|"A CASUAL "ANTIQUER" seeing bull's-eye window panes,
with their center swirl of dense green glass, can't be blamed for
assuming that these decorative bits were intentionally made that
way. Actually, bull's eye panes are castoffs put to good use by
thrifty pioneer settlers.
"The first American window glass, a great advance over hides or
sheets of mica at the windows, was nevertheless most primitively
made, by the crown method. The blower would form a pear-shaped
globule of glass which he then moved down to the "bottoming"
hole, in front of which was a low wall to protect the man against
the heat, where he twirled the parison which caused it to spread
out. A helper then stepped up with a small gather of glass on a
punty rod that he attached to the opposite side of the "blow."
`Then another workman touched a cold iron dipped in water to the
blowpipe side, causing the pipe to separate. With one end of the
parison now open, more twirling before the fire made the object
"Suddenly the blower would twirl the punty rod so fast that the
basket, with a loud ruffling noise like the snap of a flag in the
breeze, would flatten into a smooth round plate. This process,
described in an 1837 pamphlet, "Conversations on the Art of
Glass-Blowing," printed by Mahlon Day at 374 Pearl Street,
Manhattan, was called flashing. The disk, about 36 inches in
diameter, was moved to a flat surface, separated from the rod and
placed in annealing ovens, warmed only to red heat. Sometimes the
cooling process took two to three weeks.
"Small square or diamond panes were cut from the circle of glass,
to be fitted into mullioned frames. The thick knot where the rod
had been detached was excellent for panes around doors as the
glass was translucent but not transparent. The legend that the
bull's-eye panes were installed in order to deflect Indian arrows
is-well, just legend.
"There is substance for believing, though, that bull's-eyes in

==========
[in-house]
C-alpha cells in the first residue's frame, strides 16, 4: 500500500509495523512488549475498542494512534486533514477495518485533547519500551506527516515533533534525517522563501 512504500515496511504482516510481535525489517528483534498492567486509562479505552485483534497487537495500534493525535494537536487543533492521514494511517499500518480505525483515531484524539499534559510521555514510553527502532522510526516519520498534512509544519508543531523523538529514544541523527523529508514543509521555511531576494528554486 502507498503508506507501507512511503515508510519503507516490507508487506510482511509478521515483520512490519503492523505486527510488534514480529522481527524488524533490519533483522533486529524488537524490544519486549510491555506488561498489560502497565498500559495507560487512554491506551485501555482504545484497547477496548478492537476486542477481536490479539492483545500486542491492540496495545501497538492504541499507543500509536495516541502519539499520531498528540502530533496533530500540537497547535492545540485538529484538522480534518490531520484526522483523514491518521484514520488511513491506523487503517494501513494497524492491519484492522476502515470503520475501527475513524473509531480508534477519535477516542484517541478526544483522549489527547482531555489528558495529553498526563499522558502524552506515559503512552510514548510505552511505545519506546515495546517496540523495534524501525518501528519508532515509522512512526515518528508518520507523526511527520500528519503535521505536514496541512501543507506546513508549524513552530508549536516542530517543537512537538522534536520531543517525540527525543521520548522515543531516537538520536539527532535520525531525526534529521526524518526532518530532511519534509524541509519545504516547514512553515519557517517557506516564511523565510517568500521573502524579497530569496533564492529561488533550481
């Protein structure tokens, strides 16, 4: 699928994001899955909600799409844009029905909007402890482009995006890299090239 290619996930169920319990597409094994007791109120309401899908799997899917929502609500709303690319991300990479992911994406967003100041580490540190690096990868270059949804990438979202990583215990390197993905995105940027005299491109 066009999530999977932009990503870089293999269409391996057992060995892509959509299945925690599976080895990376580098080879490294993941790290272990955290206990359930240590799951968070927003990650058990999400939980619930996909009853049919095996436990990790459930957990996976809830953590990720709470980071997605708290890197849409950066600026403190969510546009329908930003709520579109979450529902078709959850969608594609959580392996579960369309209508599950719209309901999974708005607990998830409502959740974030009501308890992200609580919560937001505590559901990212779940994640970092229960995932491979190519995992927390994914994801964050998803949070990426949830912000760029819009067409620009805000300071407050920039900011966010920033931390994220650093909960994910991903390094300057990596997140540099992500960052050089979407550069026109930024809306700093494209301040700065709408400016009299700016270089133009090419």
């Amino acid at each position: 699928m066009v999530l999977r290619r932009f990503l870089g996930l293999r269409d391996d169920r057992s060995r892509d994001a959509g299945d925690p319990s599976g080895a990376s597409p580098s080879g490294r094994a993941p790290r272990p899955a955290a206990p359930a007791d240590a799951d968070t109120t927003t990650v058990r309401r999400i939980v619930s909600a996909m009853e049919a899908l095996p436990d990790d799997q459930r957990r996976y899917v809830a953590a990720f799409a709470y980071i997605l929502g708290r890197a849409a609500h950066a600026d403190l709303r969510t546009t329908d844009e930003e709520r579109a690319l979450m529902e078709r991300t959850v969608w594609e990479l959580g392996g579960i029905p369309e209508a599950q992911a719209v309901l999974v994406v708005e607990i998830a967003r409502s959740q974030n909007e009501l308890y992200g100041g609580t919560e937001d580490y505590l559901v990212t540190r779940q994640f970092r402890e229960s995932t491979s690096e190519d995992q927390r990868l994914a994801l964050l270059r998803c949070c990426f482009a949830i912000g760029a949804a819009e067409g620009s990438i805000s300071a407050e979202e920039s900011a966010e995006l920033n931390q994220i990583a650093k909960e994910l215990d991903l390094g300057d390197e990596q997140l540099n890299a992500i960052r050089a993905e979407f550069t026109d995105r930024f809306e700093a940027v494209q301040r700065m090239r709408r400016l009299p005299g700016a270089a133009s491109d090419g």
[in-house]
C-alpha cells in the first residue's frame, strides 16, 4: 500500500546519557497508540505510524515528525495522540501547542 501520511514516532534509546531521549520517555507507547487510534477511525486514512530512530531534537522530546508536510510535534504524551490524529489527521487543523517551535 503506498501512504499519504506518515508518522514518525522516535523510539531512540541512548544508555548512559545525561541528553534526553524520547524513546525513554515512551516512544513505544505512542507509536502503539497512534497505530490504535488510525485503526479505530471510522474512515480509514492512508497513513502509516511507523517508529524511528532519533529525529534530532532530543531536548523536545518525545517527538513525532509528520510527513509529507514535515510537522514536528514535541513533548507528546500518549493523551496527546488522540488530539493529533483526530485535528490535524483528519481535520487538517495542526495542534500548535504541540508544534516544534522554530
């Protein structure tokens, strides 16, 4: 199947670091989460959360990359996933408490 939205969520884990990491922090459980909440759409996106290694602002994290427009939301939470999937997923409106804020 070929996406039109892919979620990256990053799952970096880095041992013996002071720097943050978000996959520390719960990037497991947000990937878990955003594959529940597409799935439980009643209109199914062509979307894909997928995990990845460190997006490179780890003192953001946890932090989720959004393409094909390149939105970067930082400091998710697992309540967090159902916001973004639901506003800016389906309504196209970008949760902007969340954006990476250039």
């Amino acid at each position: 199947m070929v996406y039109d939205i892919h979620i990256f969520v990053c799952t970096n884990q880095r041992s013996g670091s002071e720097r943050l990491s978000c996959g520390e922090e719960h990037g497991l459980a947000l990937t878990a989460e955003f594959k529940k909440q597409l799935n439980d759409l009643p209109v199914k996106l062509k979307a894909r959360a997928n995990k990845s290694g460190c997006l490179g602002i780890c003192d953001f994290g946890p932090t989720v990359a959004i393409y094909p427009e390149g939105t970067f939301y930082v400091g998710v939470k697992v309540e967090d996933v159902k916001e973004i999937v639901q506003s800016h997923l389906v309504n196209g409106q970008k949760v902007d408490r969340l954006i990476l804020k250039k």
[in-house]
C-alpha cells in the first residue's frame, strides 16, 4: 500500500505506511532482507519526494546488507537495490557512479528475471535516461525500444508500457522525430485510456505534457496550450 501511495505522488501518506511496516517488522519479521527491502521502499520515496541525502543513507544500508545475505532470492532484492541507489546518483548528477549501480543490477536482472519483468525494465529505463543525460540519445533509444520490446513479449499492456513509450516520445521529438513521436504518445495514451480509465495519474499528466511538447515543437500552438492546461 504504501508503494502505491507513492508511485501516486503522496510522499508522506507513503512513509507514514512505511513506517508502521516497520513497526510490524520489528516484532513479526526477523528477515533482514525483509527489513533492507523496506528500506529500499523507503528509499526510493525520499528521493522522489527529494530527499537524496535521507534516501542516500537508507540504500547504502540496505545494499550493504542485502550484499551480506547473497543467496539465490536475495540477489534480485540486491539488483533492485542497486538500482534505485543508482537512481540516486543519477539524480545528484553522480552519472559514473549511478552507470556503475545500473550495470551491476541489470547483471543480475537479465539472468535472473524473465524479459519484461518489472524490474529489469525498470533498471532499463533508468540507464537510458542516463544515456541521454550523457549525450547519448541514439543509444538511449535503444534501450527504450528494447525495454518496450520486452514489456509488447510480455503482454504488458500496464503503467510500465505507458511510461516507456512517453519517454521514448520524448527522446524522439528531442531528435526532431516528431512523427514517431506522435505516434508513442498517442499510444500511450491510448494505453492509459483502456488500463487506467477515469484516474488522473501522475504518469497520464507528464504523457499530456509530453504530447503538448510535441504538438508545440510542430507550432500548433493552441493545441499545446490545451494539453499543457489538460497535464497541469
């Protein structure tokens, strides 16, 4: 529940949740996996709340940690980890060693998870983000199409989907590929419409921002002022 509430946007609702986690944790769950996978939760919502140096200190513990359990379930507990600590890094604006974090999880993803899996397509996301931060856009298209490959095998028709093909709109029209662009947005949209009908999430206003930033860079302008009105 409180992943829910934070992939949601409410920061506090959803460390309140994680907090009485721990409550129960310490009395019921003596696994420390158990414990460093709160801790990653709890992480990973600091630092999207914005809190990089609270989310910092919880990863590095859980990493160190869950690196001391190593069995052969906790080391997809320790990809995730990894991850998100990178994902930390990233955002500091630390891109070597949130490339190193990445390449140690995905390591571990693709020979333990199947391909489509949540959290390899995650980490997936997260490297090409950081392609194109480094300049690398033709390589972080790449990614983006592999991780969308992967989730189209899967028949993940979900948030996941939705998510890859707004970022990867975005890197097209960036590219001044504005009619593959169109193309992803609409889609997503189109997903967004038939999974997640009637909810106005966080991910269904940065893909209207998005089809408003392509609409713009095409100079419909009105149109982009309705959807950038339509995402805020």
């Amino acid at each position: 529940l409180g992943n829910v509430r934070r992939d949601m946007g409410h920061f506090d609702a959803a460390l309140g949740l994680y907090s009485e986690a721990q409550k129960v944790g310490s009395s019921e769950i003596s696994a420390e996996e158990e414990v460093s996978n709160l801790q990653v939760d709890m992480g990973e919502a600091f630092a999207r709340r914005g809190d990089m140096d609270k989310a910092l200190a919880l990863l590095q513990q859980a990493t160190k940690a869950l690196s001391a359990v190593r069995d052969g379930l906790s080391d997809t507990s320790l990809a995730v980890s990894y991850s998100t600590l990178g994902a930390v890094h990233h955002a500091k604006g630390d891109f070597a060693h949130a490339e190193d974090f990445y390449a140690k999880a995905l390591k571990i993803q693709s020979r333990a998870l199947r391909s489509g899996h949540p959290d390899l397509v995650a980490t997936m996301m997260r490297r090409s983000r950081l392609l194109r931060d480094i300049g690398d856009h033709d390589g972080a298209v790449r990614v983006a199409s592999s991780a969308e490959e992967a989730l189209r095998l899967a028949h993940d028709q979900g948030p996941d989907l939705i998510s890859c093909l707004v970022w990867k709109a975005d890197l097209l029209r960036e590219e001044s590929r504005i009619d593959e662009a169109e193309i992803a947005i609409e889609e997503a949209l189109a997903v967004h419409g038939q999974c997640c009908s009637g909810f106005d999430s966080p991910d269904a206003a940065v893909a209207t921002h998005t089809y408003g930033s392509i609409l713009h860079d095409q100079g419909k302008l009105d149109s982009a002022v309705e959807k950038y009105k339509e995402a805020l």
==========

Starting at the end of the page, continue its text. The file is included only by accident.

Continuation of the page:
Jersey and Delaware houses built from 1740 to 1780 were made at
Wistarberg, for there was no other window-light place operating
then in those rather isolated colonies and Wistarberg certainly
was using the crown method, as the cylinder process was a 19th
"The Hon. John T. Bodine who supplied most of the data on Jersey
for Weeks' 1884 U.S. census Report on the Manufacture of Glass
stated he believed that Columbia on the Delaware which operated
from 1812 to about 1838 was a crown glass works. This seems
unlikely as the glasshouse depicted in the Thomas Birch painting
is two stories high, needed for cylinder glassmaking but
unnecessary for the early bottle works or crown glass blowing.
Some sizes of glass advertised for Columbia, moreover, were much
larger than could usually be cut from a disk of crown glass."
Fig. 45 WINDOWLIGHT GNOMES in fiery Pittsburgh scene of 1876.
Note cowl hoards used by five workmen; trimmed cylinders on
cradle in foreground. From Every Saturday, March, 1967. Courtesy
of Corning Museum of Glass.
THE CYLINDER METHOD
* Conversations on the Art of Glassblowing, printed in 1837 in
New York City, is written for the laity, so the cylinder method
described must have been well established by then. p.62 The Glass
Gaffers of New Jersey
"Window-glass made from handblown cylinders or rollers was a
transformation of the early 19th century, one that opened the way
for large panes and clearer, eventually nearly flawless, glass.
Cylinder glass was as revolutionary for its time as the
continuous-tank method and machine-made window-glass which were
in the agonies of creation at the close of the 19th century.
"Some of the greatest showmen and unsung heroes of the glass
industry were the men who blew, entirely without machines, window
panes by the cylinder method prevalent from the 1830s to the
"Their story, rarely told, comes alive in the words of Charles
Westcott, Jerseyan and 76-year-old blower of precision laboratory
glass, whose father, grandfather and great-grandfather were
window-light blowers. (Old-timers never speak of windowpane
blowers.) The sojourns of these four generations show, like the
travels of Samuel Huffsey, how far afield Jersey glassblowers
ranged, and accordingly how difficult it is to affix the
provenance of many collectors' wares made in the Jersey tradition.
"Jesse Wescoat, Sr., grandfather of Charles Westcott who changed
the spelling of the family name, began blowing cylinders of glass
at the Batsto Works established in September 1846 by the
Richards family when they saw the fortunes of their iron empire